We get just a little excited about paper…
We print on it, die cut it, fold it, score it, glue it, sew it and our designers dream about it. But paper is paper right?
Well, it’s not really. All kinds of materials have been used to write on since the dawn of time – rock, wood, cave walls, buildings, papyrus, parchment to name a few but it was the Chinese that invented paper around 1 00BC from finely chopped mulberry bark, hemp rags and water, mashing it flat then pressing out the water and drying flat. Some would say just as important as the invention of the Gutenberg press and essential to its success.
Paper remains the most versatile conduit for communication. Not only does the font on the page communicate a message, the paper itself tells a story. The tactile nature provides multi-sensory experiences.
For example, the shade of colour alone can affect the readability of a book, with off-white paper often chosen over bright white for novels. Textured papers with a pattern that can be felt, providing something not only beautiful to view but also to touch and feel and are often used for certificates, wedding invitations, official documents and bookmarks.
Let’s look at the differences between paper stocks, explore when they are typically used and some information to consider when printing.
So what are the different types of papers?
Paper is normally categorised in two ways – coated or uncoated.
When paper is first made it is rough, with tiny crevices. Coated paper has been coated with a surface sealant, usually clay, which smooths out the surface and reduces the way ink absorbs into the paper, described in the industry as dot gain. On coated stocks the dots remain tight providing very sharp, clear images, especially for photos, and extremely vibrant colours. This is often the choice of paper for books with photos, such as coffee table books, school yearbooks, catalogues, brochures, magazines and posters.
Coated paper comes in three styles.
– Gloss has a high sheen, with a reflective nature
– Satin has a less shiny coated finish
– Matte is a non-glossy, flat looking paper with very little sheen. There is often less show through, or opacity and it feels thicker or bulkier than gloss paper.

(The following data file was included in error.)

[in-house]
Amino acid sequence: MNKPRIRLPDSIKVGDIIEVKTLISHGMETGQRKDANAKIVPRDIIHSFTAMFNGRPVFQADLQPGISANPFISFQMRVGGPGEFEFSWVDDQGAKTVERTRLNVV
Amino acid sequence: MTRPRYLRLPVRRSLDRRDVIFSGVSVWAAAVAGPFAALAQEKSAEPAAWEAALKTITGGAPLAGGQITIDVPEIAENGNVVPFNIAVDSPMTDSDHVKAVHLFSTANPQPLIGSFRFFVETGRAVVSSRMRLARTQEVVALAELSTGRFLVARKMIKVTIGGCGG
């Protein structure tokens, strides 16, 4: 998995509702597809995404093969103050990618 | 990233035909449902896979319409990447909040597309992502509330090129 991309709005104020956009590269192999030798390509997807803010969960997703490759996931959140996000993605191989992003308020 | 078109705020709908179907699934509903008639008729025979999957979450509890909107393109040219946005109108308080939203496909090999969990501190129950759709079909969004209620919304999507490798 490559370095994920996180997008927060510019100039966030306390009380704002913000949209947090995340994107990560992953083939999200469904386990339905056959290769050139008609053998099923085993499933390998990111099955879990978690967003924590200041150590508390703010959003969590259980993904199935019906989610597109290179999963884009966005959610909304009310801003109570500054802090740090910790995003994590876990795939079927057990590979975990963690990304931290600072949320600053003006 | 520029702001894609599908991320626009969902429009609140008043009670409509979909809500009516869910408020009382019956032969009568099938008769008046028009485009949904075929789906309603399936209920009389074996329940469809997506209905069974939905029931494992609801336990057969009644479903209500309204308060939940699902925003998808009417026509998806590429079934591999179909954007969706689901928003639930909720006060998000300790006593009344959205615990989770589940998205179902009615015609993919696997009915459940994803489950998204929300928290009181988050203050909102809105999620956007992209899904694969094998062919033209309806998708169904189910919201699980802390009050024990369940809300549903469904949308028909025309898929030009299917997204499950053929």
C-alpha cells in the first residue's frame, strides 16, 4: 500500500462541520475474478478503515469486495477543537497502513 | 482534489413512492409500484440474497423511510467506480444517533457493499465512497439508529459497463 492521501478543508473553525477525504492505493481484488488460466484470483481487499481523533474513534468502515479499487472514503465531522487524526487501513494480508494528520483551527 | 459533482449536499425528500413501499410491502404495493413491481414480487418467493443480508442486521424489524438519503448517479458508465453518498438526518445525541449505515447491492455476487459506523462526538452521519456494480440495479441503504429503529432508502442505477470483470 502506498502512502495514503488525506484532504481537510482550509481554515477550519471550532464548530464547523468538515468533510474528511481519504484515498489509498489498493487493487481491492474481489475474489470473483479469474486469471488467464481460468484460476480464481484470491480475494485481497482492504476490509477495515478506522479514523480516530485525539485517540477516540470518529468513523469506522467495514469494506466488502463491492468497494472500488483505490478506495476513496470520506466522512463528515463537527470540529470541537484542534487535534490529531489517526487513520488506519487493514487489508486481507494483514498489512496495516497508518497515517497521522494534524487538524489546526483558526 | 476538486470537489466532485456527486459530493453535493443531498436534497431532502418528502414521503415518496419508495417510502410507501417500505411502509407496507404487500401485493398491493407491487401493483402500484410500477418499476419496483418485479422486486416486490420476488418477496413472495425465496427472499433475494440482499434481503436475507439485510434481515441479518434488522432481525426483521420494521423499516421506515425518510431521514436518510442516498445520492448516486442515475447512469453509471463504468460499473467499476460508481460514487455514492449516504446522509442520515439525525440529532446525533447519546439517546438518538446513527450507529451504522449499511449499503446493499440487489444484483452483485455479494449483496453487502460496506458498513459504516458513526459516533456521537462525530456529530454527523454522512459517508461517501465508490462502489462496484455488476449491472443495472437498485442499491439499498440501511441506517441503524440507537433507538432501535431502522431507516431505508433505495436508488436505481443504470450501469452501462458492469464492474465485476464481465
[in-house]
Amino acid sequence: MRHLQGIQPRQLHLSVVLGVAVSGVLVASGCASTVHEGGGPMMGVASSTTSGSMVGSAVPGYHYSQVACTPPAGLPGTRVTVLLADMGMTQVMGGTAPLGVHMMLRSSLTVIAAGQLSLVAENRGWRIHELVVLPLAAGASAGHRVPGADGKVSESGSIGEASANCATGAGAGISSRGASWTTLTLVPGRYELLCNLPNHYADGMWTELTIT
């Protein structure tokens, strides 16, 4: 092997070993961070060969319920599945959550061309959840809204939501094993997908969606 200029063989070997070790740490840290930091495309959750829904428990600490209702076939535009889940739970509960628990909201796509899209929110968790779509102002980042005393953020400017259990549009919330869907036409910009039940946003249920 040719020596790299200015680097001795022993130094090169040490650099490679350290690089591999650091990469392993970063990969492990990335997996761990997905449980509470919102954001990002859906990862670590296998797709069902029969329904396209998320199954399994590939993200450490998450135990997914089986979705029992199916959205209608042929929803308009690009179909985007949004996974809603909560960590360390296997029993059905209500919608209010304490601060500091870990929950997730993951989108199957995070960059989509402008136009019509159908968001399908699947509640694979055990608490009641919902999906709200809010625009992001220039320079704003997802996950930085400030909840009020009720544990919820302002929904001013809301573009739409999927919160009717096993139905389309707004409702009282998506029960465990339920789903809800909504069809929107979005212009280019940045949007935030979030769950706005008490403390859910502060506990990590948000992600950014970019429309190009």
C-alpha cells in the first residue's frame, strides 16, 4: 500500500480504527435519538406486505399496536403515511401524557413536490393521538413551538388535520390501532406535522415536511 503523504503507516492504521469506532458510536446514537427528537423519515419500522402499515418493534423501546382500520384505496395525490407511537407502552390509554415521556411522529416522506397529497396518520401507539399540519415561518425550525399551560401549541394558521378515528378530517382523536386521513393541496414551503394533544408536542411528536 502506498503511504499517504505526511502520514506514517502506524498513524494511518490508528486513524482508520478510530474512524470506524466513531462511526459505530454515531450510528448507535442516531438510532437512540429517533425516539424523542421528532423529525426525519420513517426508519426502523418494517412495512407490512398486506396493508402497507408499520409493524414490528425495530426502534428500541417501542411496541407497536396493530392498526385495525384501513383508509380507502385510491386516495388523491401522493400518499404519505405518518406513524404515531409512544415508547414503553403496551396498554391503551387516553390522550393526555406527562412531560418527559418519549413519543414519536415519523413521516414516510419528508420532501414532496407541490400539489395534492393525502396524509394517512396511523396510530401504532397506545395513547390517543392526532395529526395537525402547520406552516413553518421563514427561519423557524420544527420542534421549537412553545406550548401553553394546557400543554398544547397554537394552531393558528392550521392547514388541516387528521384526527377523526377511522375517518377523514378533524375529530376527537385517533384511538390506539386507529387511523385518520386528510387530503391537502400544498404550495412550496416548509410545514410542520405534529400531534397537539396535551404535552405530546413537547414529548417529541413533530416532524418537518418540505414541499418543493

When printing on satin or matte paper on an offset press, a clear varnish seal is highly recommended, as these two paper types can set-off onto another sheet, leaving a scuff mark.
Uncoated paper has not been coated with a surface sealant which means the ink absorbs into the paper. When printing, the press operator sets the press to print the dots further apart to allow them to bleed into each other.
Like baking a pavlova, it’s important to give them enough room to expand. Uncoated paper flattens colours and images, and is perfect for books where the images are intended to look soft and natural or give a contemporary or environmental feel. It’s also commonly used for stationery such as letterhead, note pads, forms and documents which need to be written on with pen or overprinted.
When printing a book cover, greeting card or postcard, board weight papers are used, and there are a variety to choose from.
Book covers or greeting cards are often printed on a single sided board with a grammage of anywhere between around 250–350gsm. This is where the outside is coated with a gloss or satin finish, and the inside is uncoated, which is especially important for greeting cards or post cards which need to be written on as the ink from pens often smudges on a coated paper surface.
In some instances a double sided board (coated both sides) is used for book covers, as they tend to curl less in humid climates.
There are a raft of speciality stocks, such as linens (where the paper has a pattern), coloured, translucent (which is not dissimilar to baking paper and provides a creative touch as a first page of a book or documents), pearlescent boards (which have a shimmer or sparkle to them) and many more.
Specialty stocks are generally used for high end documents, books and invitations. The nature of the stock means that they are often more expensive than a standard paper or board.
There are several environmental certifications for paper and printers, such as FSC. FSC is an international information trail about the path taken for products from certified forests to print. FSC is an assurance that your printing has been printed on paper originating from well-managed, responsible and sustainable forests.
Recycled paper comes in coated and uncoated formats, and is generally more expensive than non-recycled papers due to the additional manufacturing processes and demand.
Paper may be on the decline, but it will survive not only on the supermarket shelf or beside the lavatory, but in the office too. Old technologies have a habit of enduring. We still use pencils and candles and the world still produces more bicycles than cars.
Greg Hassold // General Manager – Sales & Marketing